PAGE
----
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Russian search engine is accusing Google of purposely shutting out competition
Yandex, Russia's largest search engine, has filed with Russia's Federal Anti-Monopoly Service an anti-trust complaint against Google on the grounds that it violates Russian legislation, according to Yury Vecher, head of product distribution at Yandex. The regulation agency has one month to decide whether it will move forward on Yandex's complaint.
What Yandex is asserting is that Google's claims to be an open-source are false, and that, in reality, are shutting out competition from the Android platform and forcing manufacturers to install the entire suite of Google services and set Google as the default search engine. Users who wish to use Yandex, or any other services, must manually seek them out.
"We were faced with the fact that Google does not allow manufacturers to install our search bar on the home screen of the device," Yury Vecher wrote on the news site Slon.ru, also citing, "restrictions on other applications, such as the Yandex browser app."
Google has signed agreements with Russian manufacturers requiring that their Android devices come with Google preinstalled services and applications, Vecher said.
Yandex claims that this process seriously hinders its growth and the popularity of all its digital services, such as Yandex.Maps, as well as its proprietary music streaming service, Yandex.Music. It also claims that Google is even prohibiting Yandex applications with no Google equivalent, such as Yandex.Taxi, from being installed as a default service on a Russian Android device.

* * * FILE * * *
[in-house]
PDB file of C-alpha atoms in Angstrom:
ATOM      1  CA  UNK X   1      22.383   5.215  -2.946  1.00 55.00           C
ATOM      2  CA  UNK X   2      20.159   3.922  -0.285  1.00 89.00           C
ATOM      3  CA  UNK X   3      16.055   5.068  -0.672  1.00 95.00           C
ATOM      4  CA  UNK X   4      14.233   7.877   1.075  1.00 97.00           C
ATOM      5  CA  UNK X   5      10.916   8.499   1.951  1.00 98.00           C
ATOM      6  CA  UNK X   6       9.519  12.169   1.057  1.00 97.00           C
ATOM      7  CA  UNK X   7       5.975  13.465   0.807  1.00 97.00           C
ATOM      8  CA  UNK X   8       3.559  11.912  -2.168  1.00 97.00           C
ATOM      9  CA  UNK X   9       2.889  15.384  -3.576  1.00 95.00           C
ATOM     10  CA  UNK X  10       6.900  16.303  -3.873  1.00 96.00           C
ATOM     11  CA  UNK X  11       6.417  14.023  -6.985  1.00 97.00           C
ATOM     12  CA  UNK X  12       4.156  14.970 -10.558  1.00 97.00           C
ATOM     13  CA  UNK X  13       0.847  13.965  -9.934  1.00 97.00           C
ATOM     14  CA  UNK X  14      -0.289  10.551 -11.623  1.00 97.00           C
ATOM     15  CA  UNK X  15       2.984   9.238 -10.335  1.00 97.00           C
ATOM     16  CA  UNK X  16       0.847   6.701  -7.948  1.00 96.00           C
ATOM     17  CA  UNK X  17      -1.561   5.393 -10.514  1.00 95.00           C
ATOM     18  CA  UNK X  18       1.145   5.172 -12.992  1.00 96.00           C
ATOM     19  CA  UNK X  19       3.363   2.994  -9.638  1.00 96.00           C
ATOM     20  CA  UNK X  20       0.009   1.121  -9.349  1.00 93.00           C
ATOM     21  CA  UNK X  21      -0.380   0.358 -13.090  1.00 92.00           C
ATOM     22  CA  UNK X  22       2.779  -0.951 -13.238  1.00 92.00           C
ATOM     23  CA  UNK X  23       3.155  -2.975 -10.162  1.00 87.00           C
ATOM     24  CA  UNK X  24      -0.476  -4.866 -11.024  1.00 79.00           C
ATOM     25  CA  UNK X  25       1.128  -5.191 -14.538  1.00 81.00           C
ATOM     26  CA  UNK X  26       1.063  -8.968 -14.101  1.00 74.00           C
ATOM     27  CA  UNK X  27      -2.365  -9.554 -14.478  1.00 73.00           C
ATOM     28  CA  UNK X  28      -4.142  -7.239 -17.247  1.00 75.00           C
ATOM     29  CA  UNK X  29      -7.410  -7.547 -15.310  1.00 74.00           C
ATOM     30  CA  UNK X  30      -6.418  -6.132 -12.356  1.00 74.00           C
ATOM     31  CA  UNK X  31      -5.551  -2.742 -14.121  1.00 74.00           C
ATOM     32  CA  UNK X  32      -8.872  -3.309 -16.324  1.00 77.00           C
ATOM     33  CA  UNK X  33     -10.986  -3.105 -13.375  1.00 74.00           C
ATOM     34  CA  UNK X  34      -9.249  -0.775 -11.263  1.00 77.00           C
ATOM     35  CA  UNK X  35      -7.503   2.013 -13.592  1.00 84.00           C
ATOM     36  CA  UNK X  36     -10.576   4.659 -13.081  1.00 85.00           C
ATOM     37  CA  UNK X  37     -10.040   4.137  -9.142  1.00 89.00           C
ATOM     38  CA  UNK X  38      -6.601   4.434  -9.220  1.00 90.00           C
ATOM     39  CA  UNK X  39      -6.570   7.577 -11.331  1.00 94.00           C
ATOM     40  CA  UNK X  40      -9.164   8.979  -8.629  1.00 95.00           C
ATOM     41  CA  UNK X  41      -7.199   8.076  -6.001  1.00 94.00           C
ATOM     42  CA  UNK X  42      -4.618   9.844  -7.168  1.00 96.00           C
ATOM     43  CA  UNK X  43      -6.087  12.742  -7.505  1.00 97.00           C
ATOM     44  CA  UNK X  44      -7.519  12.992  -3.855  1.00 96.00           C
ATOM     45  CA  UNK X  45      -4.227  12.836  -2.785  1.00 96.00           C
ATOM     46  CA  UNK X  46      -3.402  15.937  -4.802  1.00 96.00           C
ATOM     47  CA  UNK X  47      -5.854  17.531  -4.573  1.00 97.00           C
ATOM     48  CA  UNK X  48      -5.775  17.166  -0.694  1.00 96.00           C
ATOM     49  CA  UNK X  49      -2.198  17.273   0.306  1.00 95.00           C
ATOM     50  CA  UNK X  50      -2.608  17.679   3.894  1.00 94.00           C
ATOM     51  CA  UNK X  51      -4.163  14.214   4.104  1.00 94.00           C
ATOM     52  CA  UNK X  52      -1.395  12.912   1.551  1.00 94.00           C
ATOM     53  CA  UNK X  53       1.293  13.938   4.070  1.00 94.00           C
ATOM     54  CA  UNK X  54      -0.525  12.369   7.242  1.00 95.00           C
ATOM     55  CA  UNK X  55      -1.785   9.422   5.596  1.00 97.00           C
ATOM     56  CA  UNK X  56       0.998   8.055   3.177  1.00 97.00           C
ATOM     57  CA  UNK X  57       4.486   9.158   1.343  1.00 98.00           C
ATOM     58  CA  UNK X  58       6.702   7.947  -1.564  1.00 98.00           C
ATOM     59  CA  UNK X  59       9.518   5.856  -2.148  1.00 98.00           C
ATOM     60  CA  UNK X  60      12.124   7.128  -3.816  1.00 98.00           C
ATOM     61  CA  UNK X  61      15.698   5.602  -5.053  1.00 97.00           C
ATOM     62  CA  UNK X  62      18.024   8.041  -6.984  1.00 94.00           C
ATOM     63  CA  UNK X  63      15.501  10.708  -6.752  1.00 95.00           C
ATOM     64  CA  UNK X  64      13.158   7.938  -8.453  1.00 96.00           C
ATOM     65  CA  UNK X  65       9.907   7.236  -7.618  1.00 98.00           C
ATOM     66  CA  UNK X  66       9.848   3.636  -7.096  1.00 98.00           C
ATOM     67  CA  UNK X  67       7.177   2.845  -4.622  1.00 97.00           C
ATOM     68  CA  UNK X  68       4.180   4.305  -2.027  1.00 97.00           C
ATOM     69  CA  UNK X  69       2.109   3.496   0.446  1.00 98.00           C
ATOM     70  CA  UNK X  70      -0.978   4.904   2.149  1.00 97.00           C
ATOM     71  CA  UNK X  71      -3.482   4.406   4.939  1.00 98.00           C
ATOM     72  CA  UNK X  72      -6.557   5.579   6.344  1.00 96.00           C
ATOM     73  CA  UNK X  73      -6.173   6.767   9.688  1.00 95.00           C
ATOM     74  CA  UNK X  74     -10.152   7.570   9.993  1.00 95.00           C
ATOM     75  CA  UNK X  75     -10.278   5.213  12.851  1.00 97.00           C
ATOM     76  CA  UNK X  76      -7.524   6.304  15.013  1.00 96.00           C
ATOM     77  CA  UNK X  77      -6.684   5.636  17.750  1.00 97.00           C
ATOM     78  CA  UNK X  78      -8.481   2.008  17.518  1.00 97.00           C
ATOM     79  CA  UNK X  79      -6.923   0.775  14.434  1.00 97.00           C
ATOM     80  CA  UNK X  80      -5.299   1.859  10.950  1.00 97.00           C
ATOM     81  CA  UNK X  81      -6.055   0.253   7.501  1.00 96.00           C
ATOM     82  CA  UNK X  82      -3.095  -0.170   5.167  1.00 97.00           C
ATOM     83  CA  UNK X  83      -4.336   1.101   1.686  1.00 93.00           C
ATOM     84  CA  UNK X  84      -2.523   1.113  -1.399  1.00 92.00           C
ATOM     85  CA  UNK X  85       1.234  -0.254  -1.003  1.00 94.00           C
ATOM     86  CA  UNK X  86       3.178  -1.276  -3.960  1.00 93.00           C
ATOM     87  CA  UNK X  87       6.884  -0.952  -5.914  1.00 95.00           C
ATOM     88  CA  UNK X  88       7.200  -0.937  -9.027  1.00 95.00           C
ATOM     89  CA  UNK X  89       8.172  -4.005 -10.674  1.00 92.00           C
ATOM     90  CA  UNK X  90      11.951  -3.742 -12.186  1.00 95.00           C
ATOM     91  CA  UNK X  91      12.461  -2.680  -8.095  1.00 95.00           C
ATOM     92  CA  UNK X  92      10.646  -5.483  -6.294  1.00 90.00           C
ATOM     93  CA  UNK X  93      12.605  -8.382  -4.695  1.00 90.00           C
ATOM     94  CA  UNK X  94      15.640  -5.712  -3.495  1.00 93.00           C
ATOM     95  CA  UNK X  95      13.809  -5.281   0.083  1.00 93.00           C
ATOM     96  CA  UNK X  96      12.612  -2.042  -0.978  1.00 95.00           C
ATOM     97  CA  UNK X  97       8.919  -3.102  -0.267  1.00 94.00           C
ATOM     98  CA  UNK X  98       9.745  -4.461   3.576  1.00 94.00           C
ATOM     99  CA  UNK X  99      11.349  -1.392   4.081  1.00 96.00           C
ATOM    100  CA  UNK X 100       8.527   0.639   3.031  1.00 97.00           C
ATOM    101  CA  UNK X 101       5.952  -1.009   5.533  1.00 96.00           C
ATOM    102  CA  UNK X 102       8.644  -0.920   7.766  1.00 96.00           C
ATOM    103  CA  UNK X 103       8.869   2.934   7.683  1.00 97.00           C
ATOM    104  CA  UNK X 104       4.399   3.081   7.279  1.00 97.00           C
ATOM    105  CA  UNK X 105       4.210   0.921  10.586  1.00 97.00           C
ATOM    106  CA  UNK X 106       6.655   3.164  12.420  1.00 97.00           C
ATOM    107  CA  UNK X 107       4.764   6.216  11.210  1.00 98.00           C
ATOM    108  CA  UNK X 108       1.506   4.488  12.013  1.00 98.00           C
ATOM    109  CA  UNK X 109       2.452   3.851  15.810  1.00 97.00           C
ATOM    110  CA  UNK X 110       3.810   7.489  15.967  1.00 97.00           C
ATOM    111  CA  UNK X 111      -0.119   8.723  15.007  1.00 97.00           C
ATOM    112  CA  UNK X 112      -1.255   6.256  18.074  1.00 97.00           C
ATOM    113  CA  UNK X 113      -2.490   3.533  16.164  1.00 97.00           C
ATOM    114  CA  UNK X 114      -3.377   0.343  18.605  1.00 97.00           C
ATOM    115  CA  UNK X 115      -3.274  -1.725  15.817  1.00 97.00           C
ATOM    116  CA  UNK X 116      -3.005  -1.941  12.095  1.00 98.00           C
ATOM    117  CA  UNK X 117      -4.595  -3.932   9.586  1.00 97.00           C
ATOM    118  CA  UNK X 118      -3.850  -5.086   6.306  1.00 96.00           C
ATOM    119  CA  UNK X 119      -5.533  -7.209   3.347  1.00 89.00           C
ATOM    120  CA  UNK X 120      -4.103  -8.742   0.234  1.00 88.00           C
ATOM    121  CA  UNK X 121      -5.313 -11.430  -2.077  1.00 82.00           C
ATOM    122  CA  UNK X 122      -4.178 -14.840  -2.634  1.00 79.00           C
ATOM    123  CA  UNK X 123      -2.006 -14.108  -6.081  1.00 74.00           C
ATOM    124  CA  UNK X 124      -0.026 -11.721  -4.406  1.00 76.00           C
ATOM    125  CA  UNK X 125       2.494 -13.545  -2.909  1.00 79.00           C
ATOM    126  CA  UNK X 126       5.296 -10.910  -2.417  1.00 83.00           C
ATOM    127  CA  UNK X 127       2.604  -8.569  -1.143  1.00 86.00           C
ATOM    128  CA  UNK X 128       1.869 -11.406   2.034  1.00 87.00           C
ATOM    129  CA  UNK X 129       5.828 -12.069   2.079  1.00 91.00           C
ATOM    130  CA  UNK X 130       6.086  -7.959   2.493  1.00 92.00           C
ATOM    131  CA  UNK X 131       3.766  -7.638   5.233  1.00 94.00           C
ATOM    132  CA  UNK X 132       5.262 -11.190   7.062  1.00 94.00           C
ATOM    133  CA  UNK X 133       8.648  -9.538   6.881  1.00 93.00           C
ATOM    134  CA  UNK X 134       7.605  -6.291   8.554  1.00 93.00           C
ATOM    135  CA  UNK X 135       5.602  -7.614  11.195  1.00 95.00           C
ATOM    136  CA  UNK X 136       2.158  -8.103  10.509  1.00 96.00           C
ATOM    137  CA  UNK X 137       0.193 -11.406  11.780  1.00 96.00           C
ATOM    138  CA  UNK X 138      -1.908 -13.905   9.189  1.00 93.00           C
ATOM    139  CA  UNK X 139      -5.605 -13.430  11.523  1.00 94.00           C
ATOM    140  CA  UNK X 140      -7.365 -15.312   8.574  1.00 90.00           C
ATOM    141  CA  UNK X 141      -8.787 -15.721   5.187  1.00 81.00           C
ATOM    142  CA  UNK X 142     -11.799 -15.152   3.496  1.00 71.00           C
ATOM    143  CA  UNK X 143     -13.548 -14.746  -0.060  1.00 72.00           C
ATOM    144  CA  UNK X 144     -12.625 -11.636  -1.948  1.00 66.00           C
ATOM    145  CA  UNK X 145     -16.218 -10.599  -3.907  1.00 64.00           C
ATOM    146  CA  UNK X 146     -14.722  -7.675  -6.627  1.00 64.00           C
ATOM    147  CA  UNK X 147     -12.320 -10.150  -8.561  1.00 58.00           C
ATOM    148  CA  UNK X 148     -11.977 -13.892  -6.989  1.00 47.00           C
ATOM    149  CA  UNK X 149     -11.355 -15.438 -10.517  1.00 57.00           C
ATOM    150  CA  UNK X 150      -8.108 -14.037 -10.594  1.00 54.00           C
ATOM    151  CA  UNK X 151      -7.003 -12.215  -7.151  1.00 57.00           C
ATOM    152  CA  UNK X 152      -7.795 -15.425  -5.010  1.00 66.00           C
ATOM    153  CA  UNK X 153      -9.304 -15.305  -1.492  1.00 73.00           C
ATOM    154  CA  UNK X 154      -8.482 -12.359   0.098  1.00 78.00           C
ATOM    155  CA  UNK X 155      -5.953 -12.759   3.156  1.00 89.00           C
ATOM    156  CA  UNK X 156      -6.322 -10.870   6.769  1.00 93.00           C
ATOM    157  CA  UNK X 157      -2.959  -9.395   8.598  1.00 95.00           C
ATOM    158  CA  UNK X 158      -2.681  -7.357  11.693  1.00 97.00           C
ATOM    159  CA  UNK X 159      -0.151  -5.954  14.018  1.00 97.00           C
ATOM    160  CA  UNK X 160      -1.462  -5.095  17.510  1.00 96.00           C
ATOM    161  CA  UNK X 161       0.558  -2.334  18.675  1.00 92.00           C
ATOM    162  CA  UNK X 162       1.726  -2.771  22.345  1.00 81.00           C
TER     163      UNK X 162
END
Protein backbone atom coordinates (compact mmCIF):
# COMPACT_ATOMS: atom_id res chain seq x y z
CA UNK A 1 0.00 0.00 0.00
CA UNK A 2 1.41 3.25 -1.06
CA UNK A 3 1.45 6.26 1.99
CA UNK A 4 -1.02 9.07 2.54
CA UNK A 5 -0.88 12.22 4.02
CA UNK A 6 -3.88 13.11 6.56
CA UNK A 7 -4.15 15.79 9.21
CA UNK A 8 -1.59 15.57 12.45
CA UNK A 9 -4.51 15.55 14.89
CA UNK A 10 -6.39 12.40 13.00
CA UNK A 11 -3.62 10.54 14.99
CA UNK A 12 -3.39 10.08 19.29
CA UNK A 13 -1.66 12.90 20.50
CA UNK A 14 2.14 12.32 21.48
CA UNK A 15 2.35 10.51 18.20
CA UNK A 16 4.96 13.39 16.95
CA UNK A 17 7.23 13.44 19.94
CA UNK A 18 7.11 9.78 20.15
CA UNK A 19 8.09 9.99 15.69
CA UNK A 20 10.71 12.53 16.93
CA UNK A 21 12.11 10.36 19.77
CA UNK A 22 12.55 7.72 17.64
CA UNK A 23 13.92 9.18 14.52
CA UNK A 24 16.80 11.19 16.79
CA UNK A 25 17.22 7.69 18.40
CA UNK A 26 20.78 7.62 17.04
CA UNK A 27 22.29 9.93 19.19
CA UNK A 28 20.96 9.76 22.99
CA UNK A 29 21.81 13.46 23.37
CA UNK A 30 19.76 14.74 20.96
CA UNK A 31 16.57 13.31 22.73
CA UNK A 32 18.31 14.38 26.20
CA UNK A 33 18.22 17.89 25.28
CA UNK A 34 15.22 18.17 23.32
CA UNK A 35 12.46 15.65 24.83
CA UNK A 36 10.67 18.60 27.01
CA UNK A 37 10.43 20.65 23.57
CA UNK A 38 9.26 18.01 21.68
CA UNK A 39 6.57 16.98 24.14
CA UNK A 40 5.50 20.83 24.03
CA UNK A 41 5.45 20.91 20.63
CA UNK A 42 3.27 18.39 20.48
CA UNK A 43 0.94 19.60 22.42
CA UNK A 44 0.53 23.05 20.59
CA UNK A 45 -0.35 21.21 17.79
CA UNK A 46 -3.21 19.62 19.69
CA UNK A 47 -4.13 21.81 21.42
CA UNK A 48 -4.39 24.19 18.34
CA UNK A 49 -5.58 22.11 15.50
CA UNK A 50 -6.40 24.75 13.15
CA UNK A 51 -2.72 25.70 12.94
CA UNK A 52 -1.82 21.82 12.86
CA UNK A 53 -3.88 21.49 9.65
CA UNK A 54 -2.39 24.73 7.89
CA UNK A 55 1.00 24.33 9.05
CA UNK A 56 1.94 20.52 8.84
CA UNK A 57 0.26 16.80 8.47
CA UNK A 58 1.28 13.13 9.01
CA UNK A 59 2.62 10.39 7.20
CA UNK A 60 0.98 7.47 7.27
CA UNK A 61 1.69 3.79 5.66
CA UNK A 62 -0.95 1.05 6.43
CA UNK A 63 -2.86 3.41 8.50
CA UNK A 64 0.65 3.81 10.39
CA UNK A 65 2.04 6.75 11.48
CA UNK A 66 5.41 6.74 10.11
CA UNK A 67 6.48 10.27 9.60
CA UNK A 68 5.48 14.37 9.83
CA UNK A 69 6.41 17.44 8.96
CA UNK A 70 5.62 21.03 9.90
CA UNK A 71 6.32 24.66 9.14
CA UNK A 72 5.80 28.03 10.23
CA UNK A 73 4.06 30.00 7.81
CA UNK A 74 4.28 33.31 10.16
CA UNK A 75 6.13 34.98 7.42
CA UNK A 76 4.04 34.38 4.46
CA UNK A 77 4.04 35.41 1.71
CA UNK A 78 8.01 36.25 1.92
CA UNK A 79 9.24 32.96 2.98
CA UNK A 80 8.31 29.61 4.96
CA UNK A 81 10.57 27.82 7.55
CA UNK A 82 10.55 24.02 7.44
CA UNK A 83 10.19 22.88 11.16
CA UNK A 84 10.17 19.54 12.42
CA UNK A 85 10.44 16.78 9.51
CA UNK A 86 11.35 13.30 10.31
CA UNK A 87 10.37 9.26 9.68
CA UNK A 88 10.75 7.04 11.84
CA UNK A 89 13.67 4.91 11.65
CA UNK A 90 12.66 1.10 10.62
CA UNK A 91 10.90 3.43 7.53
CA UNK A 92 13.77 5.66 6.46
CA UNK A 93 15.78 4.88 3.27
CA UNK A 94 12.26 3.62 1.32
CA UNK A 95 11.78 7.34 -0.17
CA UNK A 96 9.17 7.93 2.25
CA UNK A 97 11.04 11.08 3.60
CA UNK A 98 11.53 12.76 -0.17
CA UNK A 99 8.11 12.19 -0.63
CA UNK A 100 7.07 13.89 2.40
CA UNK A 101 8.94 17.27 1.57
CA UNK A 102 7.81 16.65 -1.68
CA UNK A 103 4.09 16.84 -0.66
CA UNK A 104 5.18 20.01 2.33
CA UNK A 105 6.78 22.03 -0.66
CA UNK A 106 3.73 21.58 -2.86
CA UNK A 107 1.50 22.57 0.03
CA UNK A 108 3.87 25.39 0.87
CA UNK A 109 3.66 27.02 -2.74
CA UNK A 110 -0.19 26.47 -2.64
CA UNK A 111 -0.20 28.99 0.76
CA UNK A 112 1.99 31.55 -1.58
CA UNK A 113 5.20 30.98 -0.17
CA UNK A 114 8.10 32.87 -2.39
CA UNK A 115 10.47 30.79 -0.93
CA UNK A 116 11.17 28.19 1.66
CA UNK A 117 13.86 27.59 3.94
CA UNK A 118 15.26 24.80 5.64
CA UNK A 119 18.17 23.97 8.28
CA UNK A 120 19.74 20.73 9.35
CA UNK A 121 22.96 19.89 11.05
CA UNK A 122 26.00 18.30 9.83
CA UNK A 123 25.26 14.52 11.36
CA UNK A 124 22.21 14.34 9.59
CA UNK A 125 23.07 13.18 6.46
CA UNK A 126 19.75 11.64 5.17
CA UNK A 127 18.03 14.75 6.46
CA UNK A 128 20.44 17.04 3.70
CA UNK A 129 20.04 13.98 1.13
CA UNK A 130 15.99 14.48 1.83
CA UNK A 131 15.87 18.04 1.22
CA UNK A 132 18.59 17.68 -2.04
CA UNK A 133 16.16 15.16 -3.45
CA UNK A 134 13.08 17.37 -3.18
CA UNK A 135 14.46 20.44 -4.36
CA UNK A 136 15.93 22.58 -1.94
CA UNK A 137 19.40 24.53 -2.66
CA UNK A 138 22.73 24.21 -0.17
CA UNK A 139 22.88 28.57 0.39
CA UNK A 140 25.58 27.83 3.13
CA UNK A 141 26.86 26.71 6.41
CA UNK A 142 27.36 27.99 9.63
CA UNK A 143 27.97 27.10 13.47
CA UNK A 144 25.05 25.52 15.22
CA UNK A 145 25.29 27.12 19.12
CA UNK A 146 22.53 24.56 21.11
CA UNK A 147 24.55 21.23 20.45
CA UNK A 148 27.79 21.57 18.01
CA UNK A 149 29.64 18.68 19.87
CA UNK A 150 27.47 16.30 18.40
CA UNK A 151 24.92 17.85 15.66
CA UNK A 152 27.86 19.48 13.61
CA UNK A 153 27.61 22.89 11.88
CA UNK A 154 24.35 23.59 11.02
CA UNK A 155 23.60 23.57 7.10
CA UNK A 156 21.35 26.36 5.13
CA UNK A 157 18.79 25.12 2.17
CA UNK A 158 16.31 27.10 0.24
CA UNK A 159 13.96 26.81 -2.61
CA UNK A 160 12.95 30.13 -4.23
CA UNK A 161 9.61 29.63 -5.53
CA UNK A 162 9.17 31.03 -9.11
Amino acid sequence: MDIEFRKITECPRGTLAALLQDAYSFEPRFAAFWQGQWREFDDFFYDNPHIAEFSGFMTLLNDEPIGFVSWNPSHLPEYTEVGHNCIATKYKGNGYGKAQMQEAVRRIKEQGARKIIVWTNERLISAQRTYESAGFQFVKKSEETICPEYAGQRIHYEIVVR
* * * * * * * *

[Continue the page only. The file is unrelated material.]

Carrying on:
The company believes that Google is hindering open competition and slowing the development of the Android app ecosystem, while Google asserts the Android Open Source Project (AOSP) as an entirely Google-free version of Android. Google argues there's nothing stopping manufacturers from selling devices running AOSP and pre-installing a third-party app store, like the Yandex.Store. This assertion would force Yandex to prove that Google Play is a necessity to the users and that its store cannot be thought of a replacement.
Whether the suit goes through or not, in the past year, Google has been under tight scrutiny, especially from the European Union. Last year, the European Union voted overwhelmingly in favor of breaking up the company into smaller pieces and "called on EU member states and the European Commission to break down barriers to the growth of the EU's digital single market."
It's important to note that Google and Yandex have seen better days and can play nice when they want to.Last February,the two companies entered into a new advertising partnership, in which each allowed the other to have access to their advertising inventory. A move that has yet to be proven to be fruitful for both parties.
VatorNews has reached out to Google and to Yandex for comment, but haven't heard back yet. We will update as soon as we learn more.
Image source: Onedio
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